27 What Are You Saying Without Ever Speaking a Word Body language Non-verbal communication Miscommunication Your Attitude

28 Handshakes and Introductions Tells a Story

29 The Handshake Introduce yourself Always be ready Web to web Eye to eye Shoulder to shoulder Clammy or dead fish shake Rings and bringing me to my knees

30 The Handshake Remember their name. Help me! Name badge Shake from the elbow. Number of shakes The double hand shake The release Gloves Hugs and kisses?

31 Introductions “HOW” Introduce Higher rank (higher person first) Introduce Older person to younger Woman introduced to a man Rank is # 1

32 Business Cards Present Out of date Always have them Don’t pass out—they are not flyers Read them Writing on them Sitting on them Storing them during a meeting or interview

33 Thank You Notes “3-3-3” 3 Minutes 3 Lines 3 Days –Handwritten –Address –Stamps Handwritten or e-mail

34 Connecting Now Is The Time The basics –Arrive on time –Dress appropriately –Do your homework –Plenty of business cards –Follow-up –When to exit

35 Meeting Etiquette Interview Tips Look Ready

36 Meetings and Interviews Treat a meeting like an interview –Arrive 5-10 minutes early (no more) and be ready –Remain standing while greeting and wait to sit –Always have your right hand free/firm handshake –Table shake –Use their name and good eye contact –Be prepared

37 Meetings Turn off cell phones Coffee/refreshments Check their Web site No big chitchat (a little personal talk is ok) Appropriate dress Gum Know when to leave Follow-up (24 hours)

38 Advancing Getting Noticed

39 My Suggestions Write articles Be visible Be socially there Create a high profile Serve on committees (not too many) or on Boards in the industry Be solid and dependable Remember...surround yourself with leaders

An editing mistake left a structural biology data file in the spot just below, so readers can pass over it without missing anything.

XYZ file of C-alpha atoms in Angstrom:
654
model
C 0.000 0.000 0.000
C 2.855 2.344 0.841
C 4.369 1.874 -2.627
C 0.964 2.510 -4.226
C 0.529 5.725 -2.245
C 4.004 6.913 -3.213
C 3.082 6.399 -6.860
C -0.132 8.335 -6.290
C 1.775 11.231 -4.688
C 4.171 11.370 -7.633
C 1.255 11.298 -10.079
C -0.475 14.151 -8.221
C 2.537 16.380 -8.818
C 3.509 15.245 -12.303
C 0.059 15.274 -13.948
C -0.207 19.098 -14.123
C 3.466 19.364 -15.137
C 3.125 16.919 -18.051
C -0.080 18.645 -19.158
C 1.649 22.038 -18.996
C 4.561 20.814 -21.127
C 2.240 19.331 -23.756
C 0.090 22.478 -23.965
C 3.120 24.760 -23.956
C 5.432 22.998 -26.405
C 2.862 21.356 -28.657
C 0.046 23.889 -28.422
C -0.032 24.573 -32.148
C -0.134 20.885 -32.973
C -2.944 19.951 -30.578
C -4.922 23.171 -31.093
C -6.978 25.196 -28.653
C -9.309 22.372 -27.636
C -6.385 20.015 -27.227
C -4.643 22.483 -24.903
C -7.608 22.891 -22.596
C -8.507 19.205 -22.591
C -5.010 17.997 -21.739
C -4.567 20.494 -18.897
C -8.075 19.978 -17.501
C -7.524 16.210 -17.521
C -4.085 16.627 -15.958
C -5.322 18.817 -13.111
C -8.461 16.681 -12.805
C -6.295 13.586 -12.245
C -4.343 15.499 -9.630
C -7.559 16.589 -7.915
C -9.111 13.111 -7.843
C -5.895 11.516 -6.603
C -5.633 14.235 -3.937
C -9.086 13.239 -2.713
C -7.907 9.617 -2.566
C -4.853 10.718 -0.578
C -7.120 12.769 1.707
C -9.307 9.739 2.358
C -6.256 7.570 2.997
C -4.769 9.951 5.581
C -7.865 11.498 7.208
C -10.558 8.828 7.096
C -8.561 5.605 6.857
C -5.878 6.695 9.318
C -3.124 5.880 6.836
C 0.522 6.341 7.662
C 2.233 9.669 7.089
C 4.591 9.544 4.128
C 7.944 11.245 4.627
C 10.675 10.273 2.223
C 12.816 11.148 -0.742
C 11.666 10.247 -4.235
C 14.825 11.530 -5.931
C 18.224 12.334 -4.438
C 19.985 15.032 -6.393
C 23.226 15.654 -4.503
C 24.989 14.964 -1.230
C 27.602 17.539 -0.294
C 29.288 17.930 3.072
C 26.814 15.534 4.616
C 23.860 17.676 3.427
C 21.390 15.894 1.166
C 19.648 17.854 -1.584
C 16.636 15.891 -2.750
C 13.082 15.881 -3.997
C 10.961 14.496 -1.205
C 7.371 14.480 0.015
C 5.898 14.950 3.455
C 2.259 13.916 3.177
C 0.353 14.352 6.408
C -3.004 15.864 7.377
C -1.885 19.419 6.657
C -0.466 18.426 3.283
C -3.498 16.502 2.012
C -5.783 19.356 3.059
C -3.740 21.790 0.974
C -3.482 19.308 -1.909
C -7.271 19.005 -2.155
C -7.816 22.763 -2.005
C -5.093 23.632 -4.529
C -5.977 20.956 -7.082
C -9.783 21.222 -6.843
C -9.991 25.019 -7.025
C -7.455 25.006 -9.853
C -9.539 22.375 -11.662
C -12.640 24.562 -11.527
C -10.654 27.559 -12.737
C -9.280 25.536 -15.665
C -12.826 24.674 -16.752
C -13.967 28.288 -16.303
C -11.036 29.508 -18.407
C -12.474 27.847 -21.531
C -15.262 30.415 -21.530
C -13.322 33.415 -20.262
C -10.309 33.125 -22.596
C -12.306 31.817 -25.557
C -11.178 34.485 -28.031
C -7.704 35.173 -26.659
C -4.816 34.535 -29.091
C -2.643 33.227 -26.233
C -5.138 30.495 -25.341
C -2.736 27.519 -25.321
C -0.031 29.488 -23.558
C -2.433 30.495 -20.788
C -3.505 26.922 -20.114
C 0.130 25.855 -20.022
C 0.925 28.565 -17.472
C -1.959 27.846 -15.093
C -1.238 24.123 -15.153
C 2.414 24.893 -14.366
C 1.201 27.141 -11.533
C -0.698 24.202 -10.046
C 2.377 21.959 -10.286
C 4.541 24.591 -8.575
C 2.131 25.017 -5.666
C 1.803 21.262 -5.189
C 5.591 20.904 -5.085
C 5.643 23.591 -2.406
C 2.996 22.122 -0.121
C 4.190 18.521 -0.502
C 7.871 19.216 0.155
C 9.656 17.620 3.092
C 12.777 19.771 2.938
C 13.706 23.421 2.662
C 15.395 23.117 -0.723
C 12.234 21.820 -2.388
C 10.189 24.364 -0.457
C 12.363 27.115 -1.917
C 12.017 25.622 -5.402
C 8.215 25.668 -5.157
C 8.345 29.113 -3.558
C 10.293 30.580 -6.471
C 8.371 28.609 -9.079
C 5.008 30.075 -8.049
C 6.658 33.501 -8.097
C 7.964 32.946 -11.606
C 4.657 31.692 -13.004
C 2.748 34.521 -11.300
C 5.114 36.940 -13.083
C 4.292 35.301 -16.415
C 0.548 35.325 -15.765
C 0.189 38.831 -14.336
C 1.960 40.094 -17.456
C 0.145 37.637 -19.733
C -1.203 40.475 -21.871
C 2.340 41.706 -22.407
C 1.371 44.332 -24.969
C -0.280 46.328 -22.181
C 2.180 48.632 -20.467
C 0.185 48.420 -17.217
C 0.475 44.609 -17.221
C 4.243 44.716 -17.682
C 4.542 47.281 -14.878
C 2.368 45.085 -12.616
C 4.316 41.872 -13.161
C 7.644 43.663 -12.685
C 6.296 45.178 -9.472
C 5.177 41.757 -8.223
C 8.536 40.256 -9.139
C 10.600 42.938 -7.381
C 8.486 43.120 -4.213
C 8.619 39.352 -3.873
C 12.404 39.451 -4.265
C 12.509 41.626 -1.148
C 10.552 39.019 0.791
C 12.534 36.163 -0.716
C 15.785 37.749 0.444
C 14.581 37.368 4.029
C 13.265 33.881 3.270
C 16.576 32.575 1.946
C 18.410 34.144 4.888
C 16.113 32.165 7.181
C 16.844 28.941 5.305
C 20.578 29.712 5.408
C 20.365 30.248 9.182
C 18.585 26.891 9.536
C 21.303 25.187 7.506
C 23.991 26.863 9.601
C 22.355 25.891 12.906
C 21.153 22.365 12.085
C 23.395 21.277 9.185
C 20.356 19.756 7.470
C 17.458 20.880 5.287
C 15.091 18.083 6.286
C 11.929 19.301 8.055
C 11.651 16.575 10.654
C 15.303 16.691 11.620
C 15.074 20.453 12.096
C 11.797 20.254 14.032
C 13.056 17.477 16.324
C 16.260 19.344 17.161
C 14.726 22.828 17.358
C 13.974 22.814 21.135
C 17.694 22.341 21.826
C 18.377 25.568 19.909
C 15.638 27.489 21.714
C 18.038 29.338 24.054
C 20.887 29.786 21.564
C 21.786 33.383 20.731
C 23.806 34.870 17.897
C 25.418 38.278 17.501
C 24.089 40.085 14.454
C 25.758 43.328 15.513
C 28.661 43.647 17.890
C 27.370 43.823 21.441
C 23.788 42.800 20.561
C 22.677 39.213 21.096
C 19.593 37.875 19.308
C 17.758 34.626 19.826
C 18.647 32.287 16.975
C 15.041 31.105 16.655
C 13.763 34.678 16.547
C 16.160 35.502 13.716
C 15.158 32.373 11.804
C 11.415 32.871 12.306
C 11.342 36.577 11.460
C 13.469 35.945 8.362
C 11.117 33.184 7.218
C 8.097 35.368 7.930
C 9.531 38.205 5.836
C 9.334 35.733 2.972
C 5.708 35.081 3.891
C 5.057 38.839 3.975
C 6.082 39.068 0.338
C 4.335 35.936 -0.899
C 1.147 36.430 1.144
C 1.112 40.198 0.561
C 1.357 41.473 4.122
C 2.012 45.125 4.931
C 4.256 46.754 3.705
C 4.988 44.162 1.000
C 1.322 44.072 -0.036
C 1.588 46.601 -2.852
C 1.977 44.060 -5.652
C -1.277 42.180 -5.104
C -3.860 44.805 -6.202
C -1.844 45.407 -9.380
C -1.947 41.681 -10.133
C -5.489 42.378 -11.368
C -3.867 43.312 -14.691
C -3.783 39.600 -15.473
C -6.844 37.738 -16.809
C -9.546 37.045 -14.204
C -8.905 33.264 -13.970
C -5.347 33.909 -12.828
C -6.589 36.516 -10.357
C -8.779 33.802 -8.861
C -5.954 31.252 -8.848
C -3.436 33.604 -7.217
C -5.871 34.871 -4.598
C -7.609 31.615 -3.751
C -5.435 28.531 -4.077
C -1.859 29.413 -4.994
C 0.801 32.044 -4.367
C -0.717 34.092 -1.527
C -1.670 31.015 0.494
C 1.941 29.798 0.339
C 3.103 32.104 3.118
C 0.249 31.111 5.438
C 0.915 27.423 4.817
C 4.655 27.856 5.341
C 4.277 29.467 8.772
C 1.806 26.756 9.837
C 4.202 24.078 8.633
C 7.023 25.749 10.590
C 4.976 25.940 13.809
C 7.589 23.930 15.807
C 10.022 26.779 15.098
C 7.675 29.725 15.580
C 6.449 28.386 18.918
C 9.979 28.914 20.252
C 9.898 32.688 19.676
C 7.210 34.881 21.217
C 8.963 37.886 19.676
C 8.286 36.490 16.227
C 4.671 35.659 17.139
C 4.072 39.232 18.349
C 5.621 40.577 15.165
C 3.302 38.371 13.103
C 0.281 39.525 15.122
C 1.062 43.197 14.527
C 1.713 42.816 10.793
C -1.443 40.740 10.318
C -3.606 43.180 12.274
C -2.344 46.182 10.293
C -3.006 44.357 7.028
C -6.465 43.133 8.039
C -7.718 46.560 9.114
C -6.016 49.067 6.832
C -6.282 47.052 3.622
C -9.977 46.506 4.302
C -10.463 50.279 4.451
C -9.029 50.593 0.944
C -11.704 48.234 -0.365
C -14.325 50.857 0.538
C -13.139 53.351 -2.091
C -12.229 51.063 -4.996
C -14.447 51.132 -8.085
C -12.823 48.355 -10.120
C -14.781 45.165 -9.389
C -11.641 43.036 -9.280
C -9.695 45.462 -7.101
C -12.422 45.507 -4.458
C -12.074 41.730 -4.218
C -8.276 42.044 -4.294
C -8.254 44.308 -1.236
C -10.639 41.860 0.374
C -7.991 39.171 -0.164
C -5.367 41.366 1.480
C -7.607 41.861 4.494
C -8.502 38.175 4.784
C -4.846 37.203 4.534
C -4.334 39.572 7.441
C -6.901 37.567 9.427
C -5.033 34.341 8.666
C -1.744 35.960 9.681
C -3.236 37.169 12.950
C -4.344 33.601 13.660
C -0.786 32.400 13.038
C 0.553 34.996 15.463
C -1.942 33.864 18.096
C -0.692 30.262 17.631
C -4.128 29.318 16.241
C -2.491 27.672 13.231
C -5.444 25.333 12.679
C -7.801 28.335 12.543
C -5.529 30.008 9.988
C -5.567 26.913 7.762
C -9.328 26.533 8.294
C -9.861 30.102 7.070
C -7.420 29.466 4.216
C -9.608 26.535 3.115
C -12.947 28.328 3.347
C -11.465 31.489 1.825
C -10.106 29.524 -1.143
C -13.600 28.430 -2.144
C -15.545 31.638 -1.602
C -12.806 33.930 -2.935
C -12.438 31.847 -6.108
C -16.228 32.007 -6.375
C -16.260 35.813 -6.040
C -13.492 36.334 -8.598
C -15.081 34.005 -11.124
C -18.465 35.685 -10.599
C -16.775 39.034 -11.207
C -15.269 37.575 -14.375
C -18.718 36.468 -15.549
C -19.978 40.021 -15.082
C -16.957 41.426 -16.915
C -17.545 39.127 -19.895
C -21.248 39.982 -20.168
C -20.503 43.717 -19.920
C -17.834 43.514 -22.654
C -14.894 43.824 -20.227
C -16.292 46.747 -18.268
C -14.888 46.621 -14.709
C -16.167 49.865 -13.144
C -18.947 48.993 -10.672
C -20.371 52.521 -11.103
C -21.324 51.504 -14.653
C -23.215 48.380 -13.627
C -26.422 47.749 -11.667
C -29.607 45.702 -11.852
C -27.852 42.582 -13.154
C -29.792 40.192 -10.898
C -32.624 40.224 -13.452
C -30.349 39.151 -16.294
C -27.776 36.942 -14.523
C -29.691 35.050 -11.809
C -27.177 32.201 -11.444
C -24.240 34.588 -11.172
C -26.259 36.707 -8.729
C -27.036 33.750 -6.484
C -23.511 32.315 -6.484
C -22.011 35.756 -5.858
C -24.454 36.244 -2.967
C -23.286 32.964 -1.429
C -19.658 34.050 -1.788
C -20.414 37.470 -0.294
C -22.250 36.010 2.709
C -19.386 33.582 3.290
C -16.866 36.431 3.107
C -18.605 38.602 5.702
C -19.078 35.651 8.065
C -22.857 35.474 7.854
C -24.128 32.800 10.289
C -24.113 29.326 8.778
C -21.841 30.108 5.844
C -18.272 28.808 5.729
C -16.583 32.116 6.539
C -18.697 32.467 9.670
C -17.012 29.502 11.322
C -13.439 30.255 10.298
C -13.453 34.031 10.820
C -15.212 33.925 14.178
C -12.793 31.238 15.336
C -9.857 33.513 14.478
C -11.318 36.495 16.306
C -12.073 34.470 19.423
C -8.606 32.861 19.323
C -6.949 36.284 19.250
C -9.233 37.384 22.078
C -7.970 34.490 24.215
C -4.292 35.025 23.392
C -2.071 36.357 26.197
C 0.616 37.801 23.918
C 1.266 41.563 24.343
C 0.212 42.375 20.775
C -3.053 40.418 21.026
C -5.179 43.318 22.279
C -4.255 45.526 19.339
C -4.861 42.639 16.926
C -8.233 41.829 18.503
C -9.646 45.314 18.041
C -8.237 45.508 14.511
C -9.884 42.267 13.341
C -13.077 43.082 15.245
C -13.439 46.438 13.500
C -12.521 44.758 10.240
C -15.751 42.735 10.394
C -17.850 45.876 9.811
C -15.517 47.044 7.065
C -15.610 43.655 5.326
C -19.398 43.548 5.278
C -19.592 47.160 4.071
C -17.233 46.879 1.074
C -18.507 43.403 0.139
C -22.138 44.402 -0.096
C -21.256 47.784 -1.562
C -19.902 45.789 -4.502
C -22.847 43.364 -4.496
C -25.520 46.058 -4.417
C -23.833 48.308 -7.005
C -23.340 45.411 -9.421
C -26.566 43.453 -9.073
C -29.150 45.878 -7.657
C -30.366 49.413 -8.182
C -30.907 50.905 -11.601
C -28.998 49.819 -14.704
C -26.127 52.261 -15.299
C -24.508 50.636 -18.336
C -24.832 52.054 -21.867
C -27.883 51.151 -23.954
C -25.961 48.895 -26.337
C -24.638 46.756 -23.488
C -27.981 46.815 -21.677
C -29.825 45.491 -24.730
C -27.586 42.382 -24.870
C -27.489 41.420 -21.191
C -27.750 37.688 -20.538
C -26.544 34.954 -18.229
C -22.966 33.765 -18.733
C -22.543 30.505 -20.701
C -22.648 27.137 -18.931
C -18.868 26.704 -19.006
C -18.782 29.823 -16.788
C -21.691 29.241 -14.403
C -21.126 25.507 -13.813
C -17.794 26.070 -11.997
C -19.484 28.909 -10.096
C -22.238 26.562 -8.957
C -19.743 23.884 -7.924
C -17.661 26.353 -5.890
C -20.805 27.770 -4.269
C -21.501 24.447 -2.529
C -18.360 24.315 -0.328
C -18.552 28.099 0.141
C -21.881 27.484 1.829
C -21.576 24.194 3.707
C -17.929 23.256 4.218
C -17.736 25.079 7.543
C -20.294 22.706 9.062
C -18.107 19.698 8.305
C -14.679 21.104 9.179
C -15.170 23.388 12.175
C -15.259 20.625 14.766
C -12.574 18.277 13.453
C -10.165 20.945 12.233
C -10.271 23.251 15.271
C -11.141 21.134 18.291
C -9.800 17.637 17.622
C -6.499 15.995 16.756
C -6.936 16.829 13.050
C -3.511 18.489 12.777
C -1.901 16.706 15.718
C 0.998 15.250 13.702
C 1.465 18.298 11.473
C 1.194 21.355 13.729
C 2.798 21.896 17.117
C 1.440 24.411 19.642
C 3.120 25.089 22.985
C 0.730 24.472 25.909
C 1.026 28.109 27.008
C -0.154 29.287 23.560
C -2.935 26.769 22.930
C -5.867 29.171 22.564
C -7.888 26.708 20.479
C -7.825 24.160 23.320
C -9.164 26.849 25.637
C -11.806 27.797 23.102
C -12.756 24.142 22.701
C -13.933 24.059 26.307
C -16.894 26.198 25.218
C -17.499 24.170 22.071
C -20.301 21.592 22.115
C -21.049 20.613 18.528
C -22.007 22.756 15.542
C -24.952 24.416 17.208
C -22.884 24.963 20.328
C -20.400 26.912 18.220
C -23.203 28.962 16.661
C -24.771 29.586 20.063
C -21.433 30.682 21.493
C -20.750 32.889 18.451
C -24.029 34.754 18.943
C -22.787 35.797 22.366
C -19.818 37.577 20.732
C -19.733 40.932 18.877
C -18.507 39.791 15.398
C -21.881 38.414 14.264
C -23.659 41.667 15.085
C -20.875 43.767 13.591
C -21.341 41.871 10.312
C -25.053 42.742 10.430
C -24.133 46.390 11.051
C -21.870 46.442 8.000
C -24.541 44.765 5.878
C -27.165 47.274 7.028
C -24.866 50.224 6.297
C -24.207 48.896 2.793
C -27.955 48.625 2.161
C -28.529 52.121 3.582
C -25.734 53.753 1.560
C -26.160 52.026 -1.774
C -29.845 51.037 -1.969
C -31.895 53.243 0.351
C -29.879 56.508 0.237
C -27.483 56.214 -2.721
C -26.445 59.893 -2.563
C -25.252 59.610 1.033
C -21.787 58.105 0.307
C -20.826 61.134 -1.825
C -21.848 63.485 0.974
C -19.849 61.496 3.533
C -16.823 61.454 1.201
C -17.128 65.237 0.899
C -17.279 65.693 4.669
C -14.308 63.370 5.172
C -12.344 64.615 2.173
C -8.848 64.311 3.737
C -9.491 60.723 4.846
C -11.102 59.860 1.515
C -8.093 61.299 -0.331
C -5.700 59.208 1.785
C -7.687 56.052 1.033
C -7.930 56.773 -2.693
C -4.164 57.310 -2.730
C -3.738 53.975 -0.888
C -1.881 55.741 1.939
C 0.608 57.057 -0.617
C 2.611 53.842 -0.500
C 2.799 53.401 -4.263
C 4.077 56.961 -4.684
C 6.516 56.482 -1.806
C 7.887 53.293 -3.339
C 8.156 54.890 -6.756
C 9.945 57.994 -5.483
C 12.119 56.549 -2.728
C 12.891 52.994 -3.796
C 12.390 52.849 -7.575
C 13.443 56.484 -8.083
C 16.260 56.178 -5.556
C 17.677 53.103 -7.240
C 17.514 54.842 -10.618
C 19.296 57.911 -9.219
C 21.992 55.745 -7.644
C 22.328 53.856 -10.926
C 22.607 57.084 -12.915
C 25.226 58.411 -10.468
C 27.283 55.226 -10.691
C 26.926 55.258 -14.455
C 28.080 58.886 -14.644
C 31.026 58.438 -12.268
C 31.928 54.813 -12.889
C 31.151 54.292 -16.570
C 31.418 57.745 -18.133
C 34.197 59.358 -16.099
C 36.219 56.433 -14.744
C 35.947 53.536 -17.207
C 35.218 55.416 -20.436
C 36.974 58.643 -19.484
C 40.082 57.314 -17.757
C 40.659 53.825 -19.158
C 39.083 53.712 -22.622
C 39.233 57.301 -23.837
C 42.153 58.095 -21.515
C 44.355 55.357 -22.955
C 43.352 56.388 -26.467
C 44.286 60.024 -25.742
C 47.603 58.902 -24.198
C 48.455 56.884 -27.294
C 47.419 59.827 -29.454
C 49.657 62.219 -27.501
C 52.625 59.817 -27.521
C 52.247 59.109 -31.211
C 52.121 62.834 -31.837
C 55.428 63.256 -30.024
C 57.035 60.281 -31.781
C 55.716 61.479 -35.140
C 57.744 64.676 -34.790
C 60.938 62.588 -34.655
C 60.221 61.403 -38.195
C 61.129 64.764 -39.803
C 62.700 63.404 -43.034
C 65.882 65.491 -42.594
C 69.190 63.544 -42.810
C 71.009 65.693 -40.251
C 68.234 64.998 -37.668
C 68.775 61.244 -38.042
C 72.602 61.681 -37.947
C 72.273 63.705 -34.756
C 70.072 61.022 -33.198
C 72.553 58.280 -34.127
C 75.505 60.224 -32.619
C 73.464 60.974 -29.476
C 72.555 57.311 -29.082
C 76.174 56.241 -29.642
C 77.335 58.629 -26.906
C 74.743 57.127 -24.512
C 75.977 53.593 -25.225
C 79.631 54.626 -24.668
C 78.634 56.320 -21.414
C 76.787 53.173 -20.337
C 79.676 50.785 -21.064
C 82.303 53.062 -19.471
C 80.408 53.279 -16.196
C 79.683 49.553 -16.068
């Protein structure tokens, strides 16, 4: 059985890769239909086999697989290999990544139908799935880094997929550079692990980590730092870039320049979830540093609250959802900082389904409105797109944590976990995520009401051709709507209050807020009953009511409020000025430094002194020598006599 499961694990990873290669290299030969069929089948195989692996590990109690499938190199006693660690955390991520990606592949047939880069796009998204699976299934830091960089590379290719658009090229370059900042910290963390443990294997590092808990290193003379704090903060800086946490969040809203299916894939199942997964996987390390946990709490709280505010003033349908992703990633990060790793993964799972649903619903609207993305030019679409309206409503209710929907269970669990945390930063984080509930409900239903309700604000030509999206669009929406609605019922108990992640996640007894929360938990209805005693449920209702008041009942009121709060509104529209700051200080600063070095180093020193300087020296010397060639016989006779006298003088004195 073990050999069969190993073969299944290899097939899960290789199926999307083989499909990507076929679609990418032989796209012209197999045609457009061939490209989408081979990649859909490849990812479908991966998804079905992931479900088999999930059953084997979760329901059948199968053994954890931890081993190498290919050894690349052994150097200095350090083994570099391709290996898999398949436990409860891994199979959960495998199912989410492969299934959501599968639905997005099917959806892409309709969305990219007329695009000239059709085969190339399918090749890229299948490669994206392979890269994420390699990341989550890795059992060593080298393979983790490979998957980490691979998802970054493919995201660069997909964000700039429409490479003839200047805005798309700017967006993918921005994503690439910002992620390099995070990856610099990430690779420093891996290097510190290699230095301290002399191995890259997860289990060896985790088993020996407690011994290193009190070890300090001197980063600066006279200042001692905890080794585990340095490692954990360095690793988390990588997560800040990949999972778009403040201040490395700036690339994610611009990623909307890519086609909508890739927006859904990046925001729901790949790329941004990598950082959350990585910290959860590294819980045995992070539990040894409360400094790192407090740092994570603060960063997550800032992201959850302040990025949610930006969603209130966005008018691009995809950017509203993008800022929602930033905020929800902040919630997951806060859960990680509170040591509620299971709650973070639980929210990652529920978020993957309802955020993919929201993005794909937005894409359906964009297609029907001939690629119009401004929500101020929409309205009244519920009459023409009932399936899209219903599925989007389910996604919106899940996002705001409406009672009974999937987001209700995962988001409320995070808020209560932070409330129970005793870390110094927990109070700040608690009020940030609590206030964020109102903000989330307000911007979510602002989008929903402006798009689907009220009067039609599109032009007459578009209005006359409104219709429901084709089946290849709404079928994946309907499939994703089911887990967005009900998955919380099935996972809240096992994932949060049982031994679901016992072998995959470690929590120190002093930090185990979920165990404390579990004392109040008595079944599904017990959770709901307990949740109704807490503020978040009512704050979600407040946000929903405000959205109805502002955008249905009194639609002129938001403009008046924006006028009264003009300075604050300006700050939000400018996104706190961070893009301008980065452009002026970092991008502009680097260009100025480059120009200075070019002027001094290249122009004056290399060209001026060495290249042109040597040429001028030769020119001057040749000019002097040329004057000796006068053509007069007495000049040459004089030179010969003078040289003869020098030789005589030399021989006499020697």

40 Plans Plans for the next 12 months Next 3 years Next 5 years Ultimate goals Rich and famous

41 Essential Business Communication The Rules

42 Guidelines RSVPs Telephone Etiquette Electrical Devices E-mails –It is time to have some rules

43 Now Let’s Talk About Your Dining Etiquette Interviewing/Meeting Over a Meal

44 Dining Tips When to order Where to sit When to eat/drink The spread out Purses, glasses, junk, briefcases Woman’s role Paying the bill

45 Dining Big No’s Don’t act staved No doggie bags…ever No lipstick or toothpicks No gum Small bites so you will never talk with your mouth full

46 More No-No’s Difficult foods (what to order) Cutting Keep the pace Desserts and coffee Drinking

47 Be Prepared to Make the Difference Remember that etiquette and protocol can make that difference.

48 Be On Your Best Business Behavior Be On Your Best Cultural Behavior MPI Bookstore or

49 Thank you! Colleen A. Rickenbacher, CMP, CSEP, CPC Colleen Rickenbacher, Inc. 10747 Rose Creek Court Dallas, TX 75238 USA 214.341.1677 214.341.1676 (fax) Author Be On Your Best Business Behavior and Be On Your Best Cultural Behavior

50 Brought to you by MPI Foundation Sponsored by Freeman AV